In 2016, Seollal will be celebrated on February 7th. This week on Korea Ye, we’ll be sharing several posts about this important holiday with you, our readers.
CONTRIBUTED BY SHERRI B. LANTINGA
Like many Asian countries, Korea follows both the solar (western) and lunar (eastern) calendars. Although a little confusing to Westerners, this sometimes means duplicate holidays on different dates. Thus, New Year’s Day is observed on January 1 as a Korean government/business holiday, but Koreans are much more excited about the lunar new year (seollal or설날), celebrated a few weeks later (normally calculated as the second new moon after winter solstice).
For foreigners in Korea, seollal means crowded stores (and higher prices), a few days off from work, and heavy traffic as Koreans leave the cities in droves for their hometowns. For Koreans, however, seollal is a very meaningful (and rather expensive) family holiday with a number of traditional foods, ceremonial rites, and customs based on Confucianism.
The day before the lunar new year begins is spent preparing fruits, vegetables, savory pancakes and numerous other traditional dishes. Probably the most important food is tteokguk (rice cake soup); eating tteokguk on Seollal is believed to make Koreans one year older regardless of their actual birthdate; clever children may ask their elders how many times they have eaten tteokguk as a sly way of assessing their age. Koreans try to stay awake all night on the eve of Seollal; tradition holds that sleeping that night will make one’s eyebrows turn white.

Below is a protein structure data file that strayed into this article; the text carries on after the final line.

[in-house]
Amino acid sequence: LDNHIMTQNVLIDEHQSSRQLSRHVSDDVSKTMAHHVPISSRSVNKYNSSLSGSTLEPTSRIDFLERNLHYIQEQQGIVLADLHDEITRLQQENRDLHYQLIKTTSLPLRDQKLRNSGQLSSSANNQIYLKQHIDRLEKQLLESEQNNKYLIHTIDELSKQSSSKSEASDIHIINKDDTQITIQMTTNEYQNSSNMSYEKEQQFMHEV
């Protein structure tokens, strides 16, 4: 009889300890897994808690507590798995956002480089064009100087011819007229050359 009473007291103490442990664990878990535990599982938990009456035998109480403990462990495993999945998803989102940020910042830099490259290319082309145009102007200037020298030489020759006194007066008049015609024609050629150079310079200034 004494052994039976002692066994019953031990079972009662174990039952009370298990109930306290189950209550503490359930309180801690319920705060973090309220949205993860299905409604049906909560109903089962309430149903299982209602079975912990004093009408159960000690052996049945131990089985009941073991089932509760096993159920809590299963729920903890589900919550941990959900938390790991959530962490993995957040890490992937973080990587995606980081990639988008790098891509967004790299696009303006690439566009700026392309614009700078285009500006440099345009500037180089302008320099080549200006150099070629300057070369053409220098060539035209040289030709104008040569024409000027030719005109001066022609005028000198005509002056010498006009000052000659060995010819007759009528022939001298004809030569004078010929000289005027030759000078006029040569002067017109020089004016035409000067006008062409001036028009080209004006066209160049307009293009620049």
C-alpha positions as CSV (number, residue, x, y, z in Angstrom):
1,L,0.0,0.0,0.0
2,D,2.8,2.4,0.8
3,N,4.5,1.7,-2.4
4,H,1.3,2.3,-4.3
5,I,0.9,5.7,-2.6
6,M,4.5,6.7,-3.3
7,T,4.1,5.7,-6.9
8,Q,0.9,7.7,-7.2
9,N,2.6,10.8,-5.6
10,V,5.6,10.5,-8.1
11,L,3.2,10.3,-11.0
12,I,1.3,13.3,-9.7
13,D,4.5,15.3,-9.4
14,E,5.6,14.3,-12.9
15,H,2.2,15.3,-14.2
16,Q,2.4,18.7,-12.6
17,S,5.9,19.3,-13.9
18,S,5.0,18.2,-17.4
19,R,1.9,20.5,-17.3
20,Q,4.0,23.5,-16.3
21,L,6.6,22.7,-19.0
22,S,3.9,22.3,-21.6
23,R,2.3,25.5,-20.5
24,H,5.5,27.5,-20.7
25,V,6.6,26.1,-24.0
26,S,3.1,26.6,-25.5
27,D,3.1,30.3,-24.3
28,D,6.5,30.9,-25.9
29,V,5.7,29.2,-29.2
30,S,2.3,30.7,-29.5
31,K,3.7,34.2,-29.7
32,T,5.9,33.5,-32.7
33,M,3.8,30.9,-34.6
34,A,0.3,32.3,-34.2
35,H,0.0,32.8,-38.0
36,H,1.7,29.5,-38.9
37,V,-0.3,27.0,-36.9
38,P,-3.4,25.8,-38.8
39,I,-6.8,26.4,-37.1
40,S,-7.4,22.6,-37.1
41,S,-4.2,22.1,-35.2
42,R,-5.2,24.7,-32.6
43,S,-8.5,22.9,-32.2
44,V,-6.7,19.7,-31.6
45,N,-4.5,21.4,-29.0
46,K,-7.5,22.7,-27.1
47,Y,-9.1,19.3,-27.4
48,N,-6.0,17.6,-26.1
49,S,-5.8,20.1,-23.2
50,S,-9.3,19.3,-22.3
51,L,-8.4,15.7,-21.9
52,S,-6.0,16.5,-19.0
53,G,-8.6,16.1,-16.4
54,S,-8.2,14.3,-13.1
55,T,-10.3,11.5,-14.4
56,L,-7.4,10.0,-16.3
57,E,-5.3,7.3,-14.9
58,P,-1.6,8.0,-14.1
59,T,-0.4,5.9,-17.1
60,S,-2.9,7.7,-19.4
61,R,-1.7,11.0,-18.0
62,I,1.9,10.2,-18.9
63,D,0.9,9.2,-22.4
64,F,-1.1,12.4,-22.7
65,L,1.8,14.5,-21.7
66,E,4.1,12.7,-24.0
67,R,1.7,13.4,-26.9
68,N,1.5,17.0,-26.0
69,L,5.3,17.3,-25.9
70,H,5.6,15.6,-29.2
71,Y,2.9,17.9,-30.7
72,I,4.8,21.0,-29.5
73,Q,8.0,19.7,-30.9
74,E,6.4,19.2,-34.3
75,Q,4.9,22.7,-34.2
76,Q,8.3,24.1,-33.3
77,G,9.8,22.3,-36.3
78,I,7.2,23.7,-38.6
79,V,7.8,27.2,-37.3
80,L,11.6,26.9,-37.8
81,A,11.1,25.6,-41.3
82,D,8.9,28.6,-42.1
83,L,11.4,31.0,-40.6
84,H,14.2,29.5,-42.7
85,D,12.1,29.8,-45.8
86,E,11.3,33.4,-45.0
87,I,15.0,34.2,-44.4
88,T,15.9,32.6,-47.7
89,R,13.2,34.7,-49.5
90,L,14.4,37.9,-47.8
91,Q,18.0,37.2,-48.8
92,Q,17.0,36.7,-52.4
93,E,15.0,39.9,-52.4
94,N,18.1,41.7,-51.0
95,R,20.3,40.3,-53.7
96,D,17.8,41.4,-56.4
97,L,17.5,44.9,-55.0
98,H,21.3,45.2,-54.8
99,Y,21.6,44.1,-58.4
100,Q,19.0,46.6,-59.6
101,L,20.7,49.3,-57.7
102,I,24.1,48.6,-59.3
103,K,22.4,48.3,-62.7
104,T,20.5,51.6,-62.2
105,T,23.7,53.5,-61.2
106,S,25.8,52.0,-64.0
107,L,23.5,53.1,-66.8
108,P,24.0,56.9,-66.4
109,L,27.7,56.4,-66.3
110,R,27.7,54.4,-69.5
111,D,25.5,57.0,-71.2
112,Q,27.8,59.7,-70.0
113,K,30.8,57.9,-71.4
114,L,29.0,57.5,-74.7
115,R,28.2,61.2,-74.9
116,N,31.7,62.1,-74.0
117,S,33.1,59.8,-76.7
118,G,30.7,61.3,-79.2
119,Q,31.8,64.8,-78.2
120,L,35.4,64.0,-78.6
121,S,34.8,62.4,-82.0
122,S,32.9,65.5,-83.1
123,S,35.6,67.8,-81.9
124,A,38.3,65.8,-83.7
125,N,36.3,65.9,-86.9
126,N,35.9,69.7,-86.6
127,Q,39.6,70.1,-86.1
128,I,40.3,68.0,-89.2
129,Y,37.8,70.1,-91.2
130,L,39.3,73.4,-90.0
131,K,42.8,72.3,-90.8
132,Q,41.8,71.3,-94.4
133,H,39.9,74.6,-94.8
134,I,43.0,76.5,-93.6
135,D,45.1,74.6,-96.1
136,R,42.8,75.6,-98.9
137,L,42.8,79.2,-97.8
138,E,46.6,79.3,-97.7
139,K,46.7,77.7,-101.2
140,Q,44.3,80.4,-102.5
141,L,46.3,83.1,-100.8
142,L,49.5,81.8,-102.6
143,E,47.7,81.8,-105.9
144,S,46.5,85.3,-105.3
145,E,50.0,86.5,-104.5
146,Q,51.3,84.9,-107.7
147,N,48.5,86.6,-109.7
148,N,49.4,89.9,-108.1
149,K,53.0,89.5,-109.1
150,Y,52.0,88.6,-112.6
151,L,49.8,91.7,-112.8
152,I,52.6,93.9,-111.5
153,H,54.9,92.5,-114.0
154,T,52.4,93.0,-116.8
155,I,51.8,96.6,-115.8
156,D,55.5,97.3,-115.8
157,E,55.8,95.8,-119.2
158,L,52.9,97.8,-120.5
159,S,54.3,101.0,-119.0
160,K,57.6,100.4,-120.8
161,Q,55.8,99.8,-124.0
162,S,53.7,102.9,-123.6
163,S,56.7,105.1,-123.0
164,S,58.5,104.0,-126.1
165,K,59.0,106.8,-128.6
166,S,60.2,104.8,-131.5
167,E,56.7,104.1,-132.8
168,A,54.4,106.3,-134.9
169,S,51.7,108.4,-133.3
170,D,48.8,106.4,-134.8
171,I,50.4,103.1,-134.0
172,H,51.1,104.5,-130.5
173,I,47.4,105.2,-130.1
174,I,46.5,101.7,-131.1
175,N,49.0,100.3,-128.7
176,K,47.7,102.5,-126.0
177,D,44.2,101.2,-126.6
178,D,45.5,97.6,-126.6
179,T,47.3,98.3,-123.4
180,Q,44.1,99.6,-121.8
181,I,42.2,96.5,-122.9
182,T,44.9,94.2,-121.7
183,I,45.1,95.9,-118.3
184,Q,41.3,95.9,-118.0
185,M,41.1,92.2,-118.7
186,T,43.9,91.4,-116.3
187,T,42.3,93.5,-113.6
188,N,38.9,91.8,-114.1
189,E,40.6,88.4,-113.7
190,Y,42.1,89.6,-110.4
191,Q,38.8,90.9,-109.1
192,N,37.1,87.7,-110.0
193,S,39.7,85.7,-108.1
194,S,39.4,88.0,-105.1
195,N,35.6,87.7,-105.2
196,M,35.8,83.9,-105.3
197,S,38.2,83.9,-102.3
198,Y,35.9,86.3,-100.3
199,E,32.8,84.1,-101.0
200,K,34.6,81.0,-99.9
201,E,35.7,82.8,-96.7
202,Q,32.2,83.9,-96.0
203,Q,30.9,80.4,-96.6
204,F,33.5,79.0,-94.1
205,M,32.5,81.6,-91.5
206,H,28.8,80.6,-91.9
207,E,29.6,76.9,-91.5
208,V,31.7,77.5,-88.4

On the morning of Seollal, adults and children dress in new clothing (seolbim, or설빔, which symbolizes a clean beginning), which may be traditional hanbok or formal modern clothing. In most Korean homes (not Protestants), an ancestor-memorial ceremony (a form of jesu called charye) is carefully followed.
Family members set a lacquer table for their (deceased) forefathers following ritual rules about food types and the order and location of the special dishes. Once the table is properly set, family members greet their ancestors with a ritual of deep bowing (called sebae or세배), offerings, and prayers. Later, the children offer deep bows of respect to their (living) elders, who give the children a blessing and a significant amount of crisp cash.
Throughout the holiday, family members catch up on each others’ lives and play traditional games (e.g., a board game called yutnori; a game similar to hackysack called jegichagi). In some regions, villagers may gather to burn “moon houses” of pine boughs to ward off evil spirits and grant wishes for the new year.
Seollal is an expensive but very meaningful holiday for Koreans. Fortunately, many tourist sites are still open and host special events to help foreigners understand this holiday. Therefore, foreigners can visit museums, palaces, amusement parks, and other publicized locations in larger Korean cities to try seollal foods, practice bowing in hanbok, and play traditional games. It’s a perfect time to learn more about Korean culture while the crowds are away visiting family.
Editor’s Note: All photos in this post were found elsewhere online. Please click on each photo for its original source.